June 1, 2009

INTRODUCTION: THREE FRIENDS

It's good for your body,
It's good for your soul,
It's the golden age of rock'n'roll.
- Ian Hunter (Mott the Hoople)

Michael: When I was in my late teens and early twenties, David Miller and Gary Hodges were my closest friends. We all were the same age (David and I were actually born on the same day), and we all shared the same interests, particularly in regard to music, films, and art. Although we had long hair and a hip outlook, our avoidance of hard liquor and illegal drugs set us apart from most of our peers. We were close in the way that only young men without steady girlfriends can be close.

David Miller, early 1970s
(Photo by Gary Hodges)

I knew David first, when we shared an art class in high school, and through him I met Gary. For a while there also was Dan Cuny, a neighbor of Gary's who was a few years younger, but he soon dropped away and found other friends who were his own age, leaving the other three of us to ourselves. We spent time together nearly every day.

We lived near San Francisco, a city which, in the 1960s and 1970s, was a magnet for fans of rock'n'roll. All of the great bands came to the city at one time or another. Tickets for shows had not yet become unduly expensive, and there was a good show every week, usually promoted by Bill Graham. We were totally consumed by our interest in the music of the day, especially the new music that was coming from the United Kingdom, and made regular visits to Tower Records in Berkeley, looking for the latest releases.

Gary Hodges, early 1970s
(Photo by David Miller)

Over the course of several years, we attended dozens of shows together, seeing most of the British performers who passed through the Bay Area: Pink Floyd, David Bowie, Led Zeppelin, The Kinks, Elton John, Rod Stewart and The Faces, Eric Clapton, Jethro Tull, Traffic, The Moody Blues, Yes, Procol Harum, Cat Stevens, Ten Years After, Humble Pie, Mott the Hoople, Slade, Peter Frampton, Bad Company, Robin Trower, Deep Purple, and many others. At that time, rock'n'roll was still at its best, before it was taken over by businessmen in the 1980s and became overly corporate.

We attended performances all over the Bay Area, but most of them happened at Winterland, a venue at the corner of Post Street and Steiner Street in San Francisco. Winterland had an open floor with no reserved seating, so on the morning of a concert we would arrive early and wait all day, sitting on the sidewalk near the entrance, determined to get through the doors before anyone else. Once we were inside, we would run toward the stage and plant ourselves at the front, remaining there for the rest of the evening. After a show we generally would linger outside the stage door, sometimes until one or two in the morning, which enabled us to have brief conversations with well-known musicians and obtain hasty autographs on scraps of paper.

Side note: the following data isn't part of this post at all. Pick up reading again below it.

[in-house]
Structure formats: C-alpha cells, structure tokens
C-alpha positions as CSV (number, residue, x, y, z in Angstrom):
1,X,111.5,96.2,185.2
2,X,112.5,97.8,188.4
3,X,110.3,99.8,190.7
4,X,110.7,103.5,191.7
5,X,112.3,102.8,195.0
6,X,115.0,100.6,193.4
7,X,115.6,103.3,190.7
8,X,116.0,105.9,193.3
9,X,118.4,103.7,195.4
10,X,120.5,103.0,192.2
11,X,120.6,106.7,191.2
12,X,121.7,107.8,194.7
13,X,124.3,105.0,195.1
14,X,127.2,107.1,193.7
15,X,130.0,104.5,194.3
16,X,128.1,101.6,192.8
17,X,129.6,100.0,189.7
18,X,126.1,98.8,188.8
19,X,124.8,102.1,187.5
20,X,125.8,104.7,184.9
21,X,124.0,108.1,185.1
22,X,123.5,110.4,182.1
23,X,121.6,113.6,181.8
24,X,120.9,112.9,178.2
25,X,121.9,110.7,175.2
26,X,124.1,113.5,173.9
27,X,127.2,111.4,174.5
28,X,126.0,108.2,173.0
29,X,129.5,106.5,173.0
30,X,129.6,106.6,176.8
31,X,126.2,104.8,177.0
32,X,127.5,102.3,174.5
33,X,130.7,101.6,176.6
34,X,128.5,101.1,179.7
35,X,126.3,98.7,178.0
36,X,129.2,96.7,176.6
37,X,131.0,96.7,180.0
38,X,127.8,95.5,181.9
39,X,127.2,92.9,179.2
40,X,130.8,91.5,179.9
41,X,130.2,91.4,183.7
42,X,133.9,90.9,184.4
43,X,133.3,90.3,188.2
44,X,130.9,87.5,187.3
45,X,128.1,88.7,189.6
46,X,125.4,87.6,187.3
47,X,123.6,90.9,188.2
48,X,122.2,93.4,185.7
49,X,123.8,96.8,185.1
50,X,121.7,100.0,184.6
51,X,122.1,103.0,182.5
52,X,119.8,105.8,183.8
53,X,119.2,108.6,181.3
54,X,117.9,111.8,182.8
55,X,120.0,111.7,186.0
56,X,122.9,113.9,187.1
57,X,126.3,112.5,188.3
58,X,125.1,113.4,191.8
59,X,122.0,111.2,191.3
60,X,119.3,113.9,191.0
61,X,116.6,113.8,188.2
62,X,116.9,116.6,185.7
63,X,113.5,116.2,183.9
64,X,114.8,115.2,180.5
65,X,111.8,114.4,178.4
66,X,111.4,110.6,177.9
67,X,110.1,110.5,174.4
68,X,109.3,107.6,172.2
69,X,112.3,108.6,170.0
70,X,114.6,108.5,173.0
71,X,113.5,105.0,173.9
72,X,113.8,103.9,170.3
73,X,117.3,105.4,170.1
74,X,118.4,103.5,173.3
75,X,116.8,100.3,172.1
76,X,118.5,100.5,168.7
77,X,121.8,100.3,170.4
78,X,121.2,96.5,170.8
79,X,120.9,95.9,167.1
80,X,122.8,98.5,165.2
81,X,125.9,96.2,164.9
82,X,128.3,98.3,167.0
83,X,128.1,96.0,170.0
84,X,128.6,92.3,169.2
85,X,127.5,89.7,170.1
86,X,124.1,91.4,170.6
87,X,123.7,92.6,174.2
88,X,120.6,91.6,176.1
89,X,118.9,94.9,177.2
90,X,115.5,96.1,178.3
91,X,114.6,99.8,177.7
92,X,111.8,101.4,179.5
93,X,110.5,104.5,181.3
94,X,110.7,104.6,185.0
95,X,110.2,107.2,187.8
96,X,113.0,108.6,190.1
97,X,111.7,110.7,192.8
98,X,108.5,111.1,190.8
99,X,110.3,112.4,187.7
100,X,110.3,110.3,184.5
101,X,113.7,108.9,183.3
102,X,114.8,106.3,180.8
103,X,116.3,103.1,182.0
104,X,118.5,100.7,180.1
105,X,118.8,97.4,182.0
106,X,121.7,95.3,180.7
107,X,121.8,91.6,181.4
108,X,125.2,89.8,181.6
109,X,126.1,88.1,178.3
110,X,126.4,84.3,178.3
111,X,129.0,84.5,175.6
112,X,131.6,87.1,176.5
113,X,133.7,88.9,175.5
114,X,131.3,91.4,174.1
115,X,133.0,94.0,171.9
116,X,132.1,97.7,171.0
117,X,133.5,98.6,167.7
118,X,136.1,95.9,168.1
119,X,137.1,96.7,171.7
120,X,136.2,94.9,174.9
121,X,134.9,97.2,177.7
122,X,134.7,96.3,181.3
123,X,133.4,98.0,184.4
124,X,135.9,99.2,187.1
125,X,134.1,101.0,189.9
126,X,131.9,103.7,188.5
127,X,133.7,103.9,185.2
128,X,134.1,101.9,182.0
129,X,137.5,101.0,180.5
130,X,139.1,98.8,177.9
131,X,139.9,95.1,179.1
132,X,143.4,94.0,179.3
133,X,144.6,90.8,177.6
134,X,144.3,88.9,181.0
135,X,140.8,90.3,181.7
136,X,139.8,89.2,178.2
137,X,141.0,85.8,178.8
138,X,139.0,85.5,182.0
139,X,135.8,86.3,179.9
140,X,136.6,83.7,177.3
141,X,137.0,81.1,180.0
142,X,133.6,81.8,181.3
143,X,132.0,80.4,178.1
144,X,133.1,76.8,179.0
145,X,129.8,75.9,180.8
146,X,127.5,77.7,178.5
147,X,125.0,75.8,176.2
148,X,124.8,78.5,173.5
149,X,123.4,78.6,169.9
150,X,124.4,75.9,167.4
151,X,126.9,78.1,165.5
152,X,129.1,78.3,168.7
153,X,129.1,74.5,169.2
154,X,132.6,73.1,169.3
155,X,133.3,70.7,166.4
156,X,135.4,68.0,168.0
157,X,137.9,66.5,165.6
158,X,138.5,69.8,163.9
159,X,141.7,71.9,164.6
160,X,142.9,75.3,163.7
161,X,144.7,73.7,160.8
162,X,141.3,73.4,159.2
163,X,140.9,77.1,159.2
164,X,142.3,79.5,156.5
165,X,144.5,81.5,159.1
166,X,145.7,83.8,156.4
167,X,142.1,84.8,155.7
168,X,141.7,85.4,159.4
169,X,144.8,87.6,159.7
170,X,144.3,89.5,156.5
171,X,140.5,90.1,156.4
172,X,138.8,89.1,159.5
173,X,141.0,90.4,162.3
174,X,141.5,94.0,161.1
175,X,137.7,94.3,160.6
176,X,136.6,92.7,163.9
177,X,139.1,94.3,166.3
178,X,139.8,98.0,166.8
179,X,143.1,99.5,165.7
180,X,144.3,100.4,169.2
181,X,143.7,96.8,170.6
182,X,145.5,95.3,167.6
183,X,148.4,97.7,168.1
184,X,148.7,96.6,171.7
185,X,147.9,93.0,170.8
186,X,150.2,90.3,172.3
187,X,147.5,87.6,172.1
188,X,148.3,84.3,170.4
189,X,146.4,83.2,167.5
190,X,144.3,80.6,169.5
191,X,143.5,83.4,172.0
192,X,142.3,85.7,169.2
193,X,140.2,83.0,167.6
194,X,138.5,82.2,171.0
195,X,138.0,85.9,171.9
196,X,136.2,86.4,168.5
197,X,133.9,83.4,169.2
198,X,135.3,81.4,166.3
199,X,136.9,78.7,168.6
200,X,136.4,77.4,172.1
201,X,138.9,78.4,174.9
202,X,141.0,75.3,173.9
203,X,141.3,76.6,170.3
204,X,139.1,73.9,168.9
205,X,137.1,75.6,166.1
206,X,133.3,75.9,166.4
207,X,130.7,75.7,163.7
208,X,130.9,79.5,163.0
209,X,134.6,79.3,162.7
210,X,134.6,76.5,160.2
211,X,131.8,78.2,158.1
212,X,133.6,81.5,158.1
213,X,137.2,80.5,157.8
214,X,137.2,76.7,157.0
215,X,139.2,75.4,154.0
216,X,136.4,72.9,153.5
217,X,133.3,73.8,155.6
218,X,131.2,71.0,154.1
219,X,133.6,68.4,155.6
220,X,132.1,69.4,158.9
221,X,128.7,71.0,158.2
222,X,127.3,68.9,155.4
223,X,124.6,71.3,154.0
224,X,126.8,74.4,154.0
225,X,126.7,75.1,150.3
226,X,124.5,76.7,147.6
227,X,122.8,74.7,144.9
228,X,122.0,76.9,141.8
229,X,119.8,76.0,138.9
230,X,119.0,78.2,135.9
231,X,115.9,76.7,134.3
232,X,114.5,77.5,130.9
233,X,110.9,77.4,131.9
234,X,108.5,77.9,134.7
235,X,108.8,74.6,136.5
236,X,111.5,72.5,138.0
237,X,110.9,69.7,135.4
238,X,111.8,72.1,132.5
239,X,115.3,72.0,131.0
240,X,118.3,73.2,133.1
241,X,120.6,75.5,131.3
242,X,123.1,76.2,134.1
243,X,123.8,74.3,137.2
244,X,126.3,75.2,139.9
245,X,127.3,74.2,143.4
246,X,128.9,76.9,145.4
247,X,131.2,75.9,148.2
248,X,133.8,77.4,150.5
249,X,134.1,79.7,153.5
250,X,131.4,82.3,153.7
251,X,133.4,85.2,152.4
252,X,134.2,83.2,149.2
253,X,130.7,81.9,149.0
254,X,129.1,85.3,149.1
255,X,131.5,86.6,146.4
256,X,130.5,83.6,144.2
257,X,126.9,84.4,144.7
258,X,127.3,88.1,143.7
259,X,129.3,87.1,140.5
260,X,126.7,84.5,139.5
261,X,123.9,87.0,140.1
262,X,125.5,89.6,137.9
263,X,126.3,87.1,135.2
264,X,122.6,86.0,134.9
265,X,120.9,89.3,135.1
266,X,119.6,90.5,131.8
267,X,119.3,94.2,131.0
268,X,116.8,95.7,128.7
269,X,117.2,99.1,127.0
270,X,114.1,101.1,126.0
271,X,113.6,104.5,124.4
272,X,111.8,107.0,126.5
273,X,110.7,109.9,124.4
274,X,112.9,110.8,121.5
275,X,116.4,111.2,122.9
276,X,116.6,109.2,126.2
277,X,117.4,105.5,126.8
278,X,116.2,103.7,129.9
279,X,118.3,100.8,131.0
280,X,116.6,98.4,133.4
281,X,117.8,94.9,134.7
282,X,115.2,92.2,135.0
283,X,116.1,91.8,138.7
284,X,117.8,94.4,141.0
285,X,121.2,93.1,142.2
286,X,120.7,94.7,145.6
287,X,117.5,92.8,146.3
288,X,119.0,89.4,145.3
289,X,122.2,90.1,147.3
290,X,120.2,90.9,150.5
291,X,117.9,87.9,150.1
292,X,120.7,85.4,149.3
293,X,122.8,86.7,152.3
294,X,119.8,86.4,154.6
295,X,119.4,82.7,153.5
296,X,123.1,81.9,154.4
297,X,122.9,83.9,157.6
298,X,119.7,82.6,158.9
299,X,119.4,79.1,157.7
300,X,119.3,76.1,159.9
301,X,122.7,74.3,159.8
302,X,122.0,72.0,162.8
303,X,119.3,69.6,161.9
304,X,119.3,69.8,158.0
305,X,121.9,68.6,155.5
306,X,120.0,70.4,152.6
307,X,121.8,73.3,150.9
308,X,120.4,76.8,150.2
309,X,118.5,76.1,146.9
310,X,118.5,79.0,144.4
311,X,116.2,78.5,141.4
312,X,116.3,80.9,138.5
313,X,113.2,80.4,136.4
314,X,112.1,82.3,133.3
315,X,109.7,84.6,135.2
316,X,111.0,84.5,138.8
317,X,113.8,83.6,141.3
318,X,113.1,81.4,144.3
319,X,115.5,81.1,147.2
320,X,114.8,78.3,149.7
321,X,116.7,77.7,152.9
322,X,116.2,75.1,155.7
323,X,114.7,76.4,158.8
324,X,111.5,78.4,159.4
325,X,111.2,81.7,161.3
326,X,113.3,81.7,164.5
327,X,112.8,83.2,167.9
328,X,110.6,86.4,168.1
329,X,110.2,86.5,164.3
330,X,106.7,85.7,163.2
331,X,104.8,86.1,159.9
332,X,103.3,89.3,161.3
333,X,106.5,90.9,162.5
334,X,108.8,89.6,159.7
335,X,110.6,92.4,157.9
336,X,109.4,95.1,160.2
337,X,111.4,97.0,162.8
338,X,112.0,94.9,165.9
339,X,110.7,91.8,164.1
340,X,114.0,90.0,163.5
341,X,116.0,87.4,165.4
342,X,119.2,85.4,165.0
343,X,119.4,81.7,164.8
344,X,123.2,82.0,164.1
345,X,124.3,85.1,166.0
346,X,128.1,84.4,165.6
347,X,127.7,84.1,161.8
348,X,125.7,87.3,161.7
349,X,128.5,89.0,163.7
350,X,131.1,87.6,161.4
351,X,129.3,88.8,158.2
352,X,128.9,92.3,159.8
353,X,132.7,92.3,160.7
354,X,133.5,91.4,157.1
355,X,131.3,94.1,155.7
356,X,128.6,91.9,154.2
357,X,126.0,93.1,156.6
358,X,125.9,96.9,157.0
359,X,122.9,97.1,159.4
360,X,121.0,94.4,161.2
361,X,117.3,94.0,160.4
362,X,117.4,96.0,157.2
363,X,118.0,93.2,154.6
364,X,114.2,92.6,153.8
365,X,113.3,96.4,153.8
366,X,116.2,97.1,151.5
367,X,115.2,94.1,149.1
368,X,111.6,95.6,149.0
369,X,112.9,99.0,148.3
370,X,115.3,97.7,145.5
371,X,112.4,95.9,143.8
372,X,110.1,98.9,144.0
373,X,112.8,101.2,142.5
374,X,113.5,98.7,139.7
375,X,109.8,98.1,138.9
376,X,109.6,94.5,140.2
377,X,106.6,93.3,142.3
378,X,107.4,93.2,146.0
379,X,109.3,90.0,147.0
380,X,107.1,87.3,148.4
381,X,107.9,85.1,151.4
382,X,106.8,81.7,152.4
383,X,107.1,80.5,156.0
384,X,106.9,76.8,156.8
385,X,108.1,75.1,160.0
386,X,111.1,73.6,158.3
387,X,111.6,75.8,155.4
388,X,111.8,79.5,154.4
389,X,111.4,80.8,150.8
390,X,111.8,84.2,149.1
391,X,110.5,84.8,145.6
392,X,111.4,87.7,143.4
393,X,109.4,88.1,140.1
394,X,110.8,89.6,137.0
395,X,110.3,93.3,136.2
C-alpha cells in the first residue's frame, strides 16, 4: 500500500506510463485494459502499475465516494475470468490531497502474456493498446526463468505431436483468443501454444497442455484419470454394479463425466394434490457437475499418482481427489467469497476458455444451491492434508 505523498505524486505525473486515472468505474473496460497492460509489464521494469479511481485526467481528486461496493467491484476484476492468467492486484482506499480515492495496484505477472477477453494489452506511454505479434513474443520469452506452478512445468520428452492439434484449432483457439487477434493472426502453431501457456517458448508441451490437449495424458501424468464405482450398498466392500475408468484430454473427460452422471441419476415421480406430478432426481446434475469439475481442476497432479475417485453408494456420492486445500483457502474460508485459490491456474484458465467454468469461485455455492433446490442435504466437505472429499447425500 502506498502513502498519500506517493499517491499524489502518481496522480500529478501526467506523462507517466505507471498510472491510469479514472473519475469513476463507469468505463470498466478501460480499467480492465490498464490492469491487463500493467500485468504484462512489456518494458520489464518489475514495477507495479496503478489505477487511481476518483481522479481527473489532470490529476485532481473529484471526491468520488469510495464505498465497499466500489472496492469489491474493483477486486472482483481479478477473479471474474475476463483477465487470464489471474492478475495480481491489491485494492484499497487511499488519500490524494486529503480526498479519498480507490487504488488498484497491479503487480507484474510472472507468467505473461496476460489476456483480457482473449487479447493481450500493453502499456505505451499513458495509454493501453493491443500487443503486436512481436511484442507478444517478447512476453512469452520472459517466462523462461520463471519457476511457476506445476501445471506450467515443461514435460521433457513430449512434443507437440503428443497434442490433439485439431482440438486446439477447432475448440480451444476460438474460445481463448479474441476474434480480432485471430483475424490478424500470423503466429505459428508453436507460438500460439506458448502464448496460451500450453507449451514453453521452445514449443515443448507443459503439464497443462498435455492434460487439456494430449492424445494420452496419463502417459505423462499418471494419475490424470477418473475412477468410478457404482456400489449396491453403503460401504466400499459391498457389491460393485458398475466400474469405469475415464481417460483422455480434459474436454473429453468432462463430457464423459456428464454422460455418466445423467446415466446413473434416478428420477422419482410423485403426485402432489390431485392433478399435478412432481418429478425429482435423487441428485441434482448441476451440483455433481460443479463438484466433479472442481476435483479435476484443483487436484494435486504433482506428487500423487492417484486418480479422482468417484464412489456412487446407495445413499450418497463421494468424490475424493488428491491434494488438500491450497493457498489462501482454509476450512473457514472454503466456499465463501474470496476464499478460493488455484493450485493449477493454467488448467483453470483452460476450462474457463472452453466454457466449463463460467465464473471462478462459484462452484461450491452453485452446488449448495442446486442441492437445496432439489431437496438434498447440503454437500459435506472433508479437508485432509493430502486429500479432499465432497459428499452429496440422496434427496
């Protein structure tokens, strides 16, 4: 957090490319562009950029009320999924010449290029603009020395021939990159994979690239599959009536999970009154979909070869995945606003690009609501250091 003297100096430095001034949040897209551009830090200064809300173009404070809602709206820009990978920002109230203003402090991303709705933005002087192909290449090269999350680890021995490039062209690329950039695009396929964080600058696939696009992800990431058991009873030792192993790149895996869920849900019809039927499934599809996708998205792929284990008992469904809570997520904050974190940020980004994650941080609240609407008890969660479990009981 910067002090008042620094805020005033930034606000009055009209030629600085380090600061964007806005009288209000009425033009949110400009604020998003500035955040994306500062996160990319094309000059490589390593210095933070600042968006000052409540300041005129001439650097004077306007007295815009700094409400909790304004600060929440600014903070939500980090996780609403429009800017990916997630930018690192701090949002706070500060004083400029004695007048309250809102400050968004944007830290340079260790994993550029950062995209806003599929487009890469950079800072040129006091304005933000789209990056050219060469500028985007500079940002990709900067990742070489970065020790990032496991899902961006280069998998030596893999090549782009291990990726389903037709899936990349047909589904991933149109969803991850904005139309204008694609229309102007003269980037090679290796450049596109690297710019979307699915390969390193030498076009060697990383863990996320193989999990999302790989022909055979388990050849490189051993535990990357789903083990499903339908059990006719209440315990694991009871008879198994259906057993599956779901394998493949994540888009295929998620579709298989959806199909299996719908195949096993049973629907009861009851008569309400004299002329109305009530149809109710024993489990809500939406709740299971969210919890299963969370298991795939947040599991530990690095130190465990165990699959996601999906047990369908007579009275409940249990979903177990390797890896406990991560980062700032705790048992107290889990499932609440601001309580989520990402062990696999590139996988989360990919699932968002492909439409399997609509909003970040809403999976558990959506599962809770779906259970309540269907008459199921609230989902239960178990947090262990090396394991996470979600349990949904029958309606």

Michael Collins Morton, early 1970s
(Photo by Gary Hodges)

David took his camera to many of those shows. Back then, photography by members of the public was freely allowed at most performances, which meant that David, who had a sharp eye for action and a strong feel for composition, was able to get a number of great shots. By taking those photographs (usually in color, sometimes in black-and-white), he preserved a host of vital moments from an extraordinary period in the musical history of the Bay Area.

Robin Trower, Winterland, 1974
(Photo by David Miller)

Brit Rock by the Bay will feature David's striking photographs, along with memories of the concerts from all three of us. Watch this space and join us as we happily return to the golden age of rock'n'roll.

Editor's Note: At the beginning of 2010 (six months after Brit Rock by the Bay first appeared), David Miller got in touch with Dan Cuny, our friend from the early 1970s. None of us had seen Dan for many years, so it was a welcome surprise when, after such a long time, we all were able to renew our collective connection.  Although all of us are now middle-aged, we still have much in common, particularly our memories of the happiness and excitement that we shared when we attended concerts together in our youth.

Dan Cuny, early 1970s
(Photo by David Miller)

Dan also took photographs of many performances by British musicians in the 1970s, so it seemed only fitting that he should join us as a contributor to Brit Rock by the Bay. Together, the four of us hope that by sharing an enjoyable part of our own history, we are making a small addition to the ongoing history of rock'n'roll.

Next: Electric Light Orchestra

3 comments:

  1. This is an awesome webpage. It feels like I know these fellows. I bet they had a blast seeing all the classic bands of the 70's and 80's.

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  2. Trower. Winterland. 1974. Saturday Night. May 24. Gettin' ready to graduate High School in Palo Alto. Thought we'd make a "speed run" to see Sha Na Na again, catch Golden Earring's Radar Love along with headliner Sha Na Na's set and, oh yea, importantly, to rush the front and play air guitar while "Too Rolling Stoned." Sweet.

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  3. Guys! Just discovered your excellent blog!!! Love every band you've posted so far. I'm in the Sacramento area. Would love to meet you (all of you). Any of you on Facebook. I'm going to start promoting the blog there. I already have to my friends on my Yahoo Humble Pie, Savoy Brown & Mott The Hoople groups.
    This is a stretch. But did you guys ever see TUCKY BUZZARD! If there's not pictures (don't care). Just want to find someone who has seen this band live. (one of my favorites).
    All the best and thanks again for this wonderful blog. "CHHEERS"!

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